Hocking College hosted an Introduction to Wildlife Rehabilitation workshop on Sunday, March 31. Wildlife Rehabilitation, or the process of nurturing orphaned and injured wildlife back to health, interests many people from all walks of life. From what people watch on television, wildlife rehab can appear to be a very glamorous activity, with volunteers gracefully freeing bald eagles into the sky and caring for adorable baby animals.
However; in reality, rehabilitation of wild animals involves around-the-clock care, and the understanding that many animals do not survive or are unable to be released back into the wild. Thus, it’s truly a labor of love, but can be very rewarding for those passionate enough to put their heart and souls into these animals.
What Took Place at the Wildlife Rehabilitation Workshop?
The Ohio Wildlife Rehabilitation Association (OWRA) President, Kristen Beck, hosted the workshop. Beck has 22 years of experience rehabbing wild animals, and came to campus to share her knowledge on the subject and stories from her own experiences. This is the third time that the college has hosted this popular event, attracting 54 attendees, including students as well as members of the community.
The workshop provided the content and certification needed to apply for a permit to begin rehabbing wildlife from your home. All novice rehabbers begin with rabbits and squirrels, and can then progress to more challenging animals as they gain experience. Attendees leave the workshop with a new perspective on the challenges and commitment that is required to rehabilitate animals, and with a load of information to digest.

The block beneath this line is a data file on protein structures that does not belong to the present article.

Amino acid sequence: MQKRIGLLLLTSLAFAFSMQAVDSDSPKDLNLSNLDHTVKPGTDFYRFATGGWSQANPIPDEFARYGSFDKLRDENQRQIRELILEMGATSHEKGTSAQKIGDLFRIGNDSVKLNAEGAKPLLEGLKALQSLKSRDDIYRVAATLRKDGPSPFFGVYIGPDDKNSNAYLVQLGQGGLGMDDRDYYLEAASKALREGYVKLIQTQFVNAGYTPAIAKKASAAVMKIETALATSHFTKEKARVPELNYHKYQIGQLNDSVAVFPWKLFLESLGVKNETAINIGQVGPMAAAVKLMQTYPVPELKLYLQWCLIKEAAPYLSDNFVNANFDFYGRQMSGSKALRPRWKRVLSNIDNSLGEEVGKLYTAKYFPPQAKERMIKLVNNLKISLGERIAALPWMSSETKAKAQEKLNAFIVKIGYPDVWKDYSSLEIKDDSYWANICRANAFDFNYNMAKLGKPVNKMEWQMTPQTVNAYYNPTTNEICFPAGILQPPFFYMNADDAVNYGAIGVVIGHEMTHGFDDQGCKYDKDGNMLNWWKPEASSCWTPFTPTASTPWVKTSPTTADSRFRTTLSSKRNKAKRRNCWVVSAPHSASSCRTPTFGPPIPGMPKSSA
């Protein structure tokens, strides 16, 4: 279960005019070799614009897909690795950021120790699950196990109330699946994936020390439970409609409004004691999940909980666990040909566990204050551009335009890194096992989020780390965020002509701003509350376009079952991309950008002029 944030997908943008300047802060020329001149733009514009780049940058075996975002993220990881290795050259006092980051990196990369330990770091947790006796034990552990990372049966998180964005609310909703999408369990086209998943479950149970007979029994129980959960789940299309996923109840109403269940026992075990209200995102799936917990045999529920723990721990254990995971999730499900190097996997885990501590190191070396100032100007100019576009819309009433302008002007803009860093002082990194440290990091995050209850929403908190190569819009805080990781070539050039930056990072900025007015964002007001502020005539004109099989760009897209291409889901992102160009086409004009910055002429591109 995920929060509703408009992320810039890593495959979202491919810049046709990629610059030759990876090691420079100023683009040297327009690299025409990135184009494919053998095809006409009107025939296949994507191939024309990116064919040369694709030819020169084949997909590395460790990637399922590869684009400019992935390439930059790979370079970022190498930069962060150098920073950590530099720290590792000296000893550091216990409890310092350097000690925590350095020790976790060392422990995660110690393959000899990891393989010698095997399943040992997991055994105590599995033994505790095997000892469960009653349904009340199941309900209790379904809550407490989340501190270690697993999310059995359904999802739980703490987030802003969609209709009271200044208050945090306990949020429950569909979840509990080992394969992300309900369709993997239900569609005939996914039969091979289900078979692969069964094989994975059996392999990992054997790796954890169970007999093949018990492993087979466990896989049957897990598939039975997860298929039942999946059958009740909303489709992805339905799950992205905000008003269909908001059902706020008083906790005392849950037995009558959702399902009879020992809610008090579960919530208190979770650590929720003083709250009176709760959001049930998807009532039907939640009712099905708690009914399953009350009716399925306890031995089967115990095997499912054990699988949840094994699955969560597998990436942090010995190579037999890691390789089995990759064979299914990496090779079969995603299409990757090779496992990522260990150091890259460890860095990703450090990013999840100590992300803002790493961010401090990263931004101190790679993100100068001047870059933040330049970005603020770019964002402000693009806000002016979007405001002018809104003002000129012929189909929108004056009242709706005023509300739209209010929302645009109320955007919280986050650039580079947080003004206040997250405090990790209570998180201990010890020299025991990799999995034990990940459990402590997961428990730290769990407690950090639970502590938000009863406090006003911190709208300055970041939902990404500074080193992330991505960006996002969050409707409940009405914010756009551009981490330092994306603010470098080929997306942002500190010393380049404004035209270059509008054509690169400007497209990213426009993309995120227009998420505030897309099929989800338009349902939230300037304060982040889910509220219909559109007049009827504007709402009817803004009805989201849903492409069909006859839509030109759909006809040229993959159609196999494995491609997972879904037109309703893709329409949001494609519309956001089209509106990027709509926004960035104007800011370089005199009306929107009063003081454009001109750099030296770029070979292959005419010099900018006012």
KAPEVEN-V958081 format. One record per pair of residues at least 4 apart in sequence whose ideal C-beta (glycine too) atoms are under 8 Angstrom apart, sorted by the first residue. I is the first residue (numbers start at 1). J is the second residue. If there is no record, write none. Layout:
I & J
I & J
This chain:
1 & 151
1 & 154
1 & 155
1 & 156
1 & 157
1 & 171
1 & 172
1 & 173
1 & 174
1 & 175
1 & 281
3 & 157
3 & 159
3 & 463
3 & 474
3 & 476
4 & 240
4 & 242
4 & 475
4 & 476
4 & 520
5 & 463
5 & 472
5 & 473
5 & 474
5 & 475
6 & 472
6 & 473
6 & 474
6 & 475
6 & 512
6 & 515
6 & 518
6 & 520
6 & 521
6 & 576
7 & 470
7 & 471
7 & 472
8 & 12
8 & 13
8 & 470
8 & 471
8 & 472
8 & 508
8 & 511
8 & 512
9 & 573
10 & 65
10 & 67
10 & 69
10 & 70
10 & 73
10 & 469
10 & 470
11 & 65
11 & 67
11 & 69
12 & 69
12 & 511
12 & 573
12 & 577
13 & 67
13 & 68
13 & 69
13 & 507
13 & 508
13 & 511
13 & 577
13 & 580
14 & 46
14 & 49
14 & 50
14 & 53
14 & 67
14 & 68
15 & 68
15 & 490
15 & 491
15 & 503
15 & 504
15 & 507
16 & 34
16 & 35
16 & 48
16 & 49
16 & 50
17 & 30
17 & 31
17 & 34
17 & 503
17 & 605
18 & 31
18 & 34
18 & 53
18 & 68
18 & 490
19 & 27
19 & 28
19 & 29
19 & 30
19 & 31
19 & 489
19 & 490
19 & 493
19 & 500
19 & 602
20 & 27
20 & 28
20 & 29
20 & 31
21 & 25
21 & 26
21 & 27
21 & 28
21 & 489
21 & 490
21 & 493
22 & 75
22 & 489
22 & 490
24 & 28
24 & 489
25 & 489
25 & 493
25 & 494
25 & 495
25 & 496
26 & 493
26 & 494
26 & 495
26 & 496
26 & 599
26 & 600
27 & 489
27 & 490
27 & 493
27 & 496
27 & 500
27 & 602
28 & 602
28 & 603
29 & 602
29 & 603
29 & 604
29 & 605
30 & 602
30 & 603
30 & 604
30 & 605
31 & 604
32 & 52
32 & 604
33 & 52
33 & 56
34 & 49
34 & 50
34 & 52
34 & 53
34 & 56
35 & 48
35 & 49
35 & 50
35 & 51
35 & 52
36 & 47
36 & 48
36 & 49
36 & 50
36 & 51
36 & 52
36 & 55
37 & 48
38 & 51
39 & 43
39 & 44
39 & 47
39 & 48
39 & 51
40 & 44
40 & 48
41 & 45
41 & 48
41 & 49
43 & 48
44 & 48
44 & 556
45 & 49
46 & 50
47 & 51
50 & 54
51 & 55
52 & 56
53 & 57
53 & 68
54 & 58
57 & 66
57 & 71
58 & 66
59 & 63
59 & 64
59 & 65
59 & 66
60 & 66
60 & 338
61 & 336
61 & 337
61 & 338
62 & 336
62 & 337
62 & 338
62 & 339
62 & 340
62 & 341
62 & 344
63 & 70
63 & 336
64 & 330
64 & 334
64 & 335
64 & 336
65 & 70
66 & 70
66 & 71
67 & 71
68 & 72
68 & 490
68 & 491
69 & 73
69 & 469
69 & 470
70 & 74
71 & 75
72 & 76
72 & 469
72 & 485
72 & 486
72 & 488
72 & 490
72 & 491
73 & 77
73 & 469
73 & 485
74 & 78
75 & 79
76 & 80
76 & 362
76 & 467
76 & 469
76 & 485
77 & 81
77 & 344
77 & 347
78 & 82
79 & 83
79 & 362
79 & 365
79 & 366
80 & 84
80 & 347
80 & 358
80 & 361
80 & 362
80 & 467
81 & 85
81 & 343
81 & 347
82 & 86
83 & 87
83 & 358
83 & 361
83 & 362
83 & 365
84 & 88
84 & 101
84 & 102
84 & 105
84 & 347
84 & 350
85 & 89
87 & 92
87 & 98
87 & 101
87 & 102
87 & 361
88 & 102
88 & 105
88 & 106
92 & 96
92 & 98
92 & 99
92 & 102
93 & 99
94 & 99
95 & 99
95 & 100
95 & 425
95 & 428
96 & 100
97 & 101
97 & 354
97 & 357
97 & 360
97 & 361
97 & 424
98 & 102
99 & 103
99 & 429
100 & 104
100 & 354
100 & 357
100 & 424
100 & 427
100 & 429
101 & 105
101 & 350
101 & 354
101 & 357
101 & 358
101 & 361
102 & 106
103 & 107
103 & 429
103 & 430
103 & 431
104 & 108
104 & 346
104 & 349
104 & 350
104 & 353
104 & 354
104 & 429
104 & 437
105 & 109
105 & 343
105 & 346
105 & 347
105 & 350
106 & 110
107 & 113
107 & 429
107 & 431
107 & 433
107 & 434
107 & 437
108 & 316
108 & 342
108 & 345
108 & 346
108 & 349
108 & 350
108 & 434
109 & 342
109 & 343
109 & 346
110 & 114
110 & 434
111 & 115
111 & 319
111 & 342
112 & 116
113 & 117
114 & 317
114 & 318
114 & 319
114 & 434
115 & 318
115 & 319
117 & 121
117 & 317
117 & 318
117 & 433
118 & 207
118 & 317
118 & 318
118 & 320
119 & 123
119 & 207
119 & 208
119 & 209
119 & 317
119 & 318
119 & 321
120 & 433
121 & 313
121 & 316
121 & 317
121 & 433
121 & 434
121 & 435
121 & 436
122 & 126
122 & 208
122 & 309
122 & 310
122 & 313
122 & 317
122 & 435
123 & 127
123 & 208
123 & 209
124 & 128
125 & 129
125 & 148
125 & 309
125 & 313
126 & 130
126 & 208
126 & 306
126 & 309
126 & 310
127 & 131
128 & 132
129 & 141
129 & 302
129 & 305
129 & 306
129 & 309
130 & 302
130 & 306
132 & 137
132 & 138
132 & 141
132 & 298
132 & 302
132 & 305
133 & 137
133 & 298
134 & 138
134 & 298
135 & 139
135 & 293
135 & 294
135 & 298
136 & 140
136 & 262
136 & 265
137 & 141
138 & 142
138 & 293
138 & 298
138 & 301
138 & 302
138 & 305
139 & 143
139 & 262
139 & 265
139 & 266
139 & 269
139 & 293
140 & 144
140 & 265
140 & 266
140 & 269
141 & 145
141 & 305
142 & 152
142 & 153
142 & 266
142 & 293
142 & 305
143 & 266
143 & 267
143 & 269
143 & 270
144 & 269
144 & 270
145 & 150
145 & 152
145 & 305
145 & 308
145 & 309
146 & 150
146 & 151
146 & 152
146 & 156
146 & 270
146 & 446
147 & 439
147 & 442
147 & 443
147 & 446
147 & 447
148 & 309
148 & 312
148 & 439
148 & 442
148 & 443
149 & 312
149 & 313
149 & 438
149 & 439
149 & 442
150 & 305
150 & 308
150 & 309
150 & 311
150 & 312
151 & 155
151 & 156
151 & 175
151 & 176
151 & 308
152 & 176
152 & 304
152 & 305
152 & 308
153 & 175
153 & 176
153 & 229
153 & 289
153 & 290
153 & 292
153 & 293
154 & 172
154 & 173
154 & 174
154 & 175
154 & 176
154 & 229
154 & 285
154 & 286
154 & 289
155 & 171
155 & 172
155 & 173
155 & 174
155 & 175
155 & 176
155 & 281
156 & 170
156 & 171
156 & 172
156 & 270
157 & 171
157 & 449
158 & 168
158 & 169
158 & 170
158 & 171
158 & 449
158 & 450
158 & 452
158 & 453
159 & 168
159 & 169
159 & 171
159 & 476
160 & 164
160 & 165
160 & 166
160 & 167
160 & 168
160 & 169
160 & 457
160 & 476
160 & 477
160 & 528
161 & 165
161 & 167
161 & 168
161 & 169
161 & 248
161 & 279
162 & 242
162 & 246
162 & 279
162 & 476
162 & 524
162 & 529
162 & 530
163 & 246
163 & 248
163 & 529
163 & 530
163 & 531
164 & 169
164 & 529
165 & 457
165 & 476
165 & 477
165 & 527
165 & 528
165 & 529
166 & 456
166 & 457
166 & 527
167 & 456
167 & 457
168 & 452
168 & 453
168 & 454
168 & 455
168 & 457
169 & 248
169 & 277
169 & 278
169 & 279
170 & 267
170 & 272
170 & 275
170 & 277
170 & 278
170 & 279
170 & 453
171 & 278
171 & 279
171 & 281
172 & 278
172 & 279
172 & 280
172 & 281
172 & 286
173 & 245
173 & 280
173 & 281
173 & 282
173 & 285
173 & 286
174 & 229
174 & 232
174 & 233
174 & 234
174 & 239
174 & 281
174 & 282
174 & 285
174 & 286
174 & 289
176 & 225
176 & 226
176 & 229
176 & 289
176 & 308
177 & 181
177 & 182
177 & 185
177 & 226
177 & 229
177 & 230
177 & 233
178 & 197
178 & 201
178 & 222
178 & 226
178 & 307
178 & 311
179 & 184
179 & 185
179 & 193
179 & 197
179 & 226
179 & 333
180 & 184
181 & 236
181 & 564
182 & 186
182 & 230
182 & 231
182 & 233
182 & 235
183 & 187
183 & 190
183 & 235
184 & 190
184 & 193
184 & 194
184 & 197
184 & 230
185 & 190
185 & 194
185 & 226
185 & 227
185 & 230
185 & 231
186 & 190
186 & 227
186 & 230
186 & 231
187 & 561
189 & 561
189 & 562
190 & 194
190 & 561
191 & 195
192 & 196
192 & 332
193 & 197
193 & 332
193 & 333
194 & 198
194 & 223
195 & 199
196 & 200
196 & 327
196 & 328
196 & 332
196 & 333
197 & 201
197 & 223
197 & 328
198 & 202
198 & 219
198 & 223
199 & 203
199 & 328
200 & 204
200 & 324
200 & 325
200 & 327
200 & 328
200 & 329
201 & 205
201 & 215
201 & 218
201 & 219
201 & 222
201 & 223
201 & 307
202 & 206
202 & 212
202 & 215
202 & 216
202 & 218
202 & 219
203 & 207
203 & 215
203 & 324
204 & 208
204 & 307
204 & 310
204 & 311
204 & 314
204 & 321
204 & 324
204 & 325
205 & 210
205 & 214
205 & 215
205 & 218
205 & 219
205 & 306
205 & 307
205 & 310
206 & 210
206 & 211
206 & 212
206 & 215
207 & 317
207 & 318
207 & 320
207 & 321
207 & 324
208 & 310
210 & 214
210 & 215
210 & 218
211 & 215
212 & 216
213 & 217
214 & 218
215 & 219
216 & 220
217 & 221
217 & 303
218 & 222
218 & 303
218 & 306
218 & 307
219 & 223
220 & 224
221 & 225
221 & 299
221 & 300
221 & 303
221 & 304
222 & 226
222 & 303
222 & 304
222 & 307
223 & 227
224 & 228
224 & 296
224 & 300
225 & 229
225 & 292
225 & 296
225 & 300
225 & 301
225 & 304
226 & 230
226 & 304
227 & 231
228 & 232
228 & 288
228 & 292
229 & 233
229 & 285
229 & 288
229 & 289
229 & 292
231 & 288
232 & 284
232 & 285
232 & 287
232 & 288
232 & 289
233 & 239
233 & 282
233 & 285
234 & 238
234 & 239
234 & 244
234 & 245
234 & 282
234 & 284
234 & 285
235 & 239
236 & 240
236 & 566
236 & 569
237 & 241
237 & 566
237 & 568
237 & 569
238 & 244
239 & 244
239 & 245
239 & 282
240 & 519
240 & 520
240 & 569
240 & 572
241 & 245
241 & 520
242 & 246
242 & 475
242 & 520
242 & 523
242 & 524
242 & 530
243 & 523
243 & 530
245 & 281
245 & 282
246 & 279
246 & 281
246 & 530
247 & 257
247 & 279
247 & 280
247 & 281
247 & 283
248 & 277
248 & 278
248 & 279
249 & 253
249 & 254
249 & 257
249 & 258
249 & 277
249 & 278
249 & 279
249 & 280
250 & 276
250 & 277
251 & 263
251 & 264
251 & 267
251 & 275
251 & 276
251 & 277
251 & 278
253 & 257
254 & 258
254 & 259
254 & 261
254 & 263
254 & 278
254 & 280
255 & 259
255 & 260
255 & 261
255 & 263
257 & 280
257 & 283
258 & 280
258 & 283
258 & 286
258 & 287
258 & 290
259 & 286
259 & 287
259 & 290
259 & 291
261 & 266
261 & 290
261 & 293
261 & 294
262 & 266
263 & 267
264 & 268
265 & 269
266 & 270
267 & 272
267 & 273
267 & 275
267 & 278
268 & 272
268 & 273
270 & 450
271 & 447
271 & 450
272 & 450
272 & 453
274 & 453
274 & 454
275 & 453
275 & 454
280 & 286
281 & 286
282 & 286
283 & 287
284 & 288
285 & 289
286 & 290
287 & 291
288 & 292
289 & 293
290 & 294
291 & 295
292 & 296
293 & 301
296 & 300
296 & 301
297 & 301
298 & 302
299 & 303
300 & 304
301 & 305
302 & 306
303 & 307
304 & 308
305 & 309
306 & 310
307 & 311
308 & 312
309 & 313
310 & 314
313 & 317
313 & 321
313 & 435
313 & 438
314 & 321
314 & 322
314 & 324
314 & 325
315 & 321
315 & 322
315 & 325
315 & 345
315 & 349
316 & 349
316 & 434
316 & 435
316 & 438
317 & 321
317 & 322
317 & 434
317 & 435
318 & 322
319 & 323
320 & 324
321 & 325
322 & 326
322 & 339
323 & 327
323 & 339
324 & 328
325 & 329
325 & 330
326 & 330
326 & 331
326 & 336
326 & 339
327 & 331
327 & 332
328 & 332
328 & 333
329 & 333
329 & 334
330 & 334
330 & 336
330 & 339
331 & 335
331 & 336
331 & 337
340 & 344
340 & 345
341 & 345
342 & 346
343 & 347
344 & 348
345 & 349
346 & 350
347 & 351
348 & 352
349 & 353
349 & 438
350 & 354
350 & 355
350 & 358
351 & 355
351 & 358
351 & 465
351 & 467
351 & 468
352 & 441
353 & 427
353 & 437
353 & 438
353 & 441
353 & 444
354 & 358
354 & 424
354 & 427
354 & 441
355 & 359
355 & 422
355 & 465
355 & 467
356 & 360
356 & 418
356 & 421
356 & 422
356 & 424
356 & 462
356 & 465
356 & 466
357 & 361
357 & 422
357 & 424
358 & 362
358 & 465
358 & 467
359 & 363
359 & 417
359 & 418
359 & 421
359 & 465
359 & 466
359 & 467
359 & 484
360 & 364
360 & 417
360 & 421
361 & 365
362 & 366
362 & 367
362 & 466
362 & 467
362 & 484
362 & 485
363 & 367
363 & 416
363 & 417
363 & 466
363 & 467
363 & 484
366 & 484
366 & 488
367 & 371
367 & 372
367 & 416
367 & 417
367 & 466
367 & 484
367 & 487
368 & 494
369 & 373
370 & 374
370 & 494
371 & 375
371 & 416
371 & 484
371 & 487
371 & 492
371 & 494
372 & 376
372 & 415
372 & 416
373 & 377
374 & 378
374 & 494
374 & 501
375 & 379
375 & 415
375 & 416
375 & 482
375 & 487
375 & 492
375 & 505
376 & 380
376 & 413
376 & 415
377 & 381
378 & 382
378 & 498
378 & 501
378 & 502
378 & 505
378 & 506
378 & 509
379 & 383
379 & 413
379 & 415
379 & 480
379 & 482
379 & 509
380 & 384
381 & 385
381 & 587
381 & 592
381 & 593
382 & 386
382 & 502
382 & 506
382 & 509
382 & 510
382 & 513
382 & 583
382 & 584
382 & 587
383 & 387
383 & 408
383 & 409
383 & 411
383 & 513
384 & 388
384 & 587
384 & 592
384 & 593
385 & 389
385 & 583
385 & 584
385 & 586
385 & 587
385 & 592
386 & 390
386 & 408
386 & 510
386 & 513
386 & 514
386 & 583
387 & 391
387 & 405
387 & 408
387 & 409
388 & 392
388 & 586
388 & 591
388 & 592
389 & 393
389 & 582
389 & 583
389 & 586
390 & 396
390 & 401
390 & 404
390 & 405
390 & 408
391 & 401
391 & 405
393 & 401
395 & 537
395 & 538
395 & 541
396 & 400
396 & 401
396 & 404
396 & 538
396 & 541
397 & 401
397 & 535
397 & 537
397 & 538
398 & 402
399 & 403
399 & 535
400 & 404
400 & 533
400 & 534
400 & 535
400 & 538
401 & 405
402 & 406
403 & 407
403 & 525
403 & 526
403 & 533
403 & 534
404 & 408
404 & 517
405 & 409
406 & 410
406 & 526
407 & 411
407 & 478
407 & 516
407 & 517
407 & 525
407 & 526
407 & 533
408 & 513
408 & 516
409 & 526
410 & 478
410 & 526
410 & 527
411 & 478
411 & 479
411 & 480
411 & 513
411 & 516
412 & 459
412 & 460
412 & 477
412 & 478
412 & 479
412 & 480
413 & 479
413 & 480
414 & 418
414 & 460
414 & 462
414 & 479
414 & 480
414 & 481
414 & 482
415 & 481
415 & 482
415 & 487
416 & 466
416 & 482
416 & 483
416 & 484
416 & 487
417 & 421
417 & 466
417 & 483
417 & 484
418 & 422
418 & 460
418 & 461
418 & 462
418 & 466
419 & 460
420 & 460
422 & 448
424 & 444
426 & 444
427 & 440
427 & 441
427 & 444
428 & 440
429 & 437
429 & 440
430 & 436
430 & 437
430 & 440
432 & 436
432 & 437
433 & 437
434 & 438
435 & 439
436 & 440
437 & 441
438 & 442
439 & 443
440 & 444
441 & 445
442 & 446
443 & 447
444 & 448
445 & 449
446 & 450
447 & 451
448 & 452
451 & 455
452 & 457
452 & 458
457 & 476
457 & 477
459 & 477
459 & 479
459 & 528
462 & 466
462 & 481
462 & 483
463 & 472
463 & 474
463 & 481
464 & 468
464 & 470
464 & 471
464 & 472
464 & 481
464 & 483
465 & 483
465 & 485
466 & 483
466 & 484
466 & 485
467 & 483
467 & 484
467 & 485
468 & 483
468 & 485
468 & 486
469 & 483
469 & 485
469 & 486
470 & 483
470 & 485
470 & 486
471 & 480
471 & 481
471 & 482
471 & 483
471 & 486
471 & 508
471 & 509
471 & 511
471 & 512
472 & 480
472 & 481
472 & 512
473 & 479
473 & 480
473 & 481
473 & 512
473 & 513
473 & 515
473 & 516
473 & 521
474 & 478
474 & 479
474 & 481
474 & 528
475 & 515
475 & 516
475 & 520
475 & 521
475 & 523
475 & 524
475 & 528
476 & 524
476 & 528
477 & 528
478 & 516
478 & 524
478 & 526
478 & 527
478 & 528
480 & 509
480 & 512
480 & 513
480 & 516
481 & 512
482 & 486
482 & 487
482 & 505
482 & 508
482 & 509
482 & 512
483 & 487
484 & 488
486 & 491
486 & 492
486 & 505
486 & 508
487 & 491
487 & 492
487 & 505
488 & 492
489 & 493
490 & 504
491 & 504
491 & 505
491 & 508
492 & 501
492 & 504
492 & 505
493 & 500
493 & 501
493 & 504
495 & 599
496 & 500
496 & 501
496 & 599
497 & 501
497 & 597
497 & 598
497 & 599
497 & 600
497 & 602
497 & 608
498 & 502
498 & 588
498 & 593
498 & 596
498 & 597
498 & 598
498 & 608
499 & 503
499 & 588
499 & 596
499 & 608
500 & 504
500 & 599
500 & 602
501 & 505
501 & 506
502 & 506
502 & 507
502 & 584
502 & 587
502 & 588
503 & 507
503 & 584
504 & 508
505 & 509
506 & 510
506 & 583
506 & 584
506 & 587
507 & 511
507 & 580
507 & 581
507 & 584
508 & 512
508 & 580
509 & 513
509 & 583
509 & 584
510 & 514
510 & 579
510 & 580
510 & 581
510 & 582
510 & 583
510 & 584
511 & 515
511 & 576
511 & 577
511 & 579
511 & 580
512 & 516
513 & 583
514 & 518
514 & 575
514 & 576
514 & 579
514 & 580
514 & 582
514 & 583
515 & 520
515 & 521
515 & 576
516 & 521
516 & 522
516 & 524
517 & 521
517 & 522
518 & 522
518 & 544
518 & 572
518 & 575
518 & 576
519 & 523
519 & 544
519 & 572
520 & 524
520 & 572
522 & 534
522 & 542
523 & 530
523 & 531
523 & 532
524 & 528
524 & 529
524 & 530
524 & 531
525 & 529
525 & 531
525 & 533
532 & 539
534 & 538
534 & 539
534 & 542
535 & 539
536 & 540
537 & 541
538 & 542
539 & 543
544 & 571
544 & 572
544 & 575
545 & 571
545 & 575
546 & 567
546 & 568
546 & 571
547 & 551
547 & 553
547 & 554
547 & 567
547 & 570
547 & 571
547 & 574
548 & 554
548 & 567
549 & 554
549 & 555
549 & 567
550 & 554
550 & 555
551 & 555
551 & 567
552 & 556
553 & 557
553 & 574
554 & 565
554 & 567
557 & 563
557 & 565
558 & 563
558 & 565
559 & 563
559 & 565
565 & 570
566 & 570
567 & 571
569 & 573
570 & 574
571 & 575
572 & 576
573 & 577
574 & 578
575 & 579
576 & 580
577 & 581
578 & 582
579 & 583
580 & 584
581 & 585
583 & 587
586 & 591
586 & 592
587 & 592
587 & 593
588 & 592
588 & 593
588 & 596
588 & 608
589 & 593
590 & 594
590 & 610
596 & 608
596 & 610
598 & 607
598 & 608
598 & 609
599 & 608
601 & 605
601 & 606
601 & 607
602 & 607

The School of Natural Resources was thrilled to host this event once again, and facilitate a greater understanding of this often misunderstood process. The more animal lovers that are educated about “what to do” when they see a wild animal that appears sick, injured, or orphaned, the better.
What Are Some Takeaways From This Workshop?
Spring is a common time for many people to encounter baby animals that may appear in distress, but are they really? In general, you should always leave wild animals where they are and avoid disturbing them. Here are some common occurrences and how you should deal with them:
- Rabbits: If you encounter baby rabbits in your yard, do not move or touch them. The mother only comes to nurse them under the cover of darkness, and while they appear abandoned, they most likely are not. Place a “X” made with yarn over the nest, and return in 10 hours. If the yarn has not moved, something has happened to the mother and you may consider taking them to a rehabilitation center.
- Raccoons: Leave them be! Raccoons are vectors of rabies, distemper, and roundworm, and you should avoid touching them as they will disperse on their own from the den in a few short weeks.
- Songbirds: Baby birds will not be abandoned if a human touches them, which is a common misconception. However, many baby birds are learning to fly and this can be an awkward process. You can put a baby bird back into its nest without fear of it being abandoned.
- Outdoor cats: Keeping outdoor cats is one of the biggest threats to wildlife, especially nestling birds. If you have outdoor cats, do not have bird feeders or encourage birds into your yard. Or better still, keep your cat inside.
- White-tailed deer: Do NOT move a fawn. Does will return at night to nurse their fawn, so while the fawn may appear deserted, they most likely aren't.